Now Ashtanga yoga is my time machine. When my flight is delayed, practicing makes the space between my arrival at the airport and boarding vanishingly small. When I’m on vacation with my best friends and they have the nerve to sleep past 7am, I practice and suddenly we’re all up and ready to hit the streets, one of us significantly sorer (but less hungover) than the others. It’s not entirely safe. I’ve had other time machines—Tetris, Sweet Valley High, and pot come to mind, but I’m sure I could think of many more if I tried. They all allowed me to control how I felt for a period of time while waiting for this other thing I was excited about, like getting off a bus, or going to a party. In this way asana can sometimes be the opposite of mindfulness—in going into my body and my breath I am leaving my awareness of time behind, and that seems to be the root of my anxiety. That’s definitely true when I practice on the road, when I am the most governed by external schedules. Now that I’m home I’m starting to wonder if I’m always waiting for something. Perhaps the Ashtanga system appeals to me because it gets me to wait longer and longer as I add postures, but I’m not entirely sure that indulging that illiterate child’s need for a time machine is the right approach. Or maybe I need to start practicing in a Delorean. Please help!

1:02pm  |   URL: http://tmblr.co/Z0JJlp1KMKyKG
  
Filed under: ashtanga yoga yoga humor 
June 24, 2014
Yoga, Weight Loss & Representation: The Real Story

I honestly never thought about the implications of plus-size yoga classes and now I can’t believe I was so ignorant. I would love this even if it didn’t mention my post on yoga and weight loss. Yoga is for everyone.

typeayogini:

 Although obesity in the United States is a serious issue, the way we relate to our bodies and the inconsequential idea of that number is absurd. We are far more content to cut off our own arms to lose 20 pounds than examine the deeper social, emotional, and physiological issues at work. In this way, yoga can provide profound value to those wanting to lose weight, but only if they realize they are allowed to participate in our community.

June 22, 2014
"Sometimes the breath of fire doesn’t come from the lungs": Ask Dubious Drishti

Dear Ms Drishti,

I just started practicing Mysore-style Ashtanga yoga and I really love it! My only problem is that I feel like the adjustments are a little too aggressive. I’m struggling to make the binds in the Marichyasanas (well, at least C and D). Unless I’m really crafty and time it for someone else’s dropbacks, my teacher twists me so hard during C that I can’t help it. I fart. Loud. Blazing Saddles-loud. How do I talk to my teacher about this? The first time it happened I apologized and he just brushed it off. Now it’s happened so many times, I’m almost worried that he’s doing it on purpose. I dread Marichyasana C. How can I get him to stop without humiliating us both?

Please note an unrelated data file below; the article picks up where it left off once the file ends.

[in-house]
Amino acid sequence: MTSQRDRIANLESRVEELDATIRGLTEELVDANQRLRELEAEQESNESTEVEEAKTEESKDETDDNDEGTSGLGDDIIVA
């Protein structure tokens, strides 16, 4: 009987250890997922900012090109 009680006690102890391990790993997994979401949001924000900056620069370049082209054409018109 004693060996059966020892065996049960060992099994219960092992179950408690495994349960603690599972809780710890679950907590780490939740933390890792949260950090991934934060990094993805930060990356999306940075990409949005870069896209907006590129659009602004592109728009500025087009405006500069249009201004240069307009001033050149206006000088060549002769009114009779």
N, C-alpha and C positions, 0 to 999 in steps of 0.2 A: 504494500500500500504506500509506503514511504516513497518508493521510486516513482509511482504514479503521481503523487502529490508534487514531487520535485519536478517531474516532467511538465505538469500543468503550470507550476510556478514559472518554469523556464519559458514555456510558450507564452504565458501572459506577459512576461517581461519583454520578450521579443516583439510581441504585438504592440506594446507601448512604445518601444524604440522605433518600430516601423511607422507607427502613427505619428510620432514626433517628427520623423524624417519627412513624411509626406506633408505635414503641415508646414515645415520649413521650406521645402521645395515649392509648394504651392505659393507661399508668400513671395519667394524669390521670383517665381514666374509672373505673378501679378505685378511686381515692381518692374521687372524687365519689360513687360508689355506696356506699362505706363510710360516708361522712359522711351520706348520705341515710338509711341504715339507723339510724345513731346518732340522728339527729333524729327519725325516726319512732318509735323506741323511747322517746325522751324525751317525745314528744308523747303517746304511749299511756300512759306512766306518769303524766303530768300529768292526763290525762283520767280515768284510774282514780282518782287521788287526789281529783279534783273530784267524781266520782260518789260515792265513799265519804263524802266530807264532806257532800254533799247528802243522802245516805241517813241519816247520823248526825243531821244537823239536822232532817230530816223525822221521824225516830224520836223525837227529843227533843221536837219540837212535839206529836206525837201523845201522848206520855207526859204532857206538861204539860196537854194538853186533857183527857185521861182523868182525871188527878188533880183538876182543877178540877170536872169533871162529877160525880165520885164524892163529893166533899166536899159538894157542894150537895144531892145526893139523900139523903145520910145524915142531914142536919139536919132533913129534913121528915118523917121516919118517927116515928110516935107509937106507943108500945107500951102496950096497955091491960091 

Mal Odorous

Dear Mal,

Not to toot my own horn, but if farting in yoga were jazz, I’d be Louis Armstrong. When I started practicing, I was so gaseous (think cloud nebula) that in every adjustment a loud sigh rose from the vicinity of my root chakra. That was before my poor digestive system was warped and smoothed by the Hulk-hands of Ashtanga.  “Tapas” took on a whole new meaning—the breath of fire does not always start in the lungs. To their credit, my teachers never flinched or seemed surprised. True, some of them have since admitted to having no sense of smell, but I think the primary reason they can be so mellow with a face full of methane is that they just don’t care. They don’t. When your teacher brushed off your apology, it wasn’t to save your feelings, it was utterly sincere. In an informal poll of yoga teachers I know, one of them even used the word “honored” to describe her response to a client’s sudden release, because it meant they were “really giving themselves to the twist.” Bombs away, Mal!

However, if you and your teacher are not the only ones in the studio, you might alter that strategy. To remain fearless in the face of Marichyasana C (and Navasana and Garba Pindasana and Pasasana), remember, there’s a reason that the traditional Ashtangis practice first thing in the morning on an empty stomach. Try not to eat anything for at least three hours before you practice, because even if your teacher doesn’t care, your fellow yogis may not want to be “honored.”

Namaste,

D.D.

June 21, 2014
Sometimes my students forget how much I get out of adjusting them.

Sometimes my students forget how much I get out of adjusting them.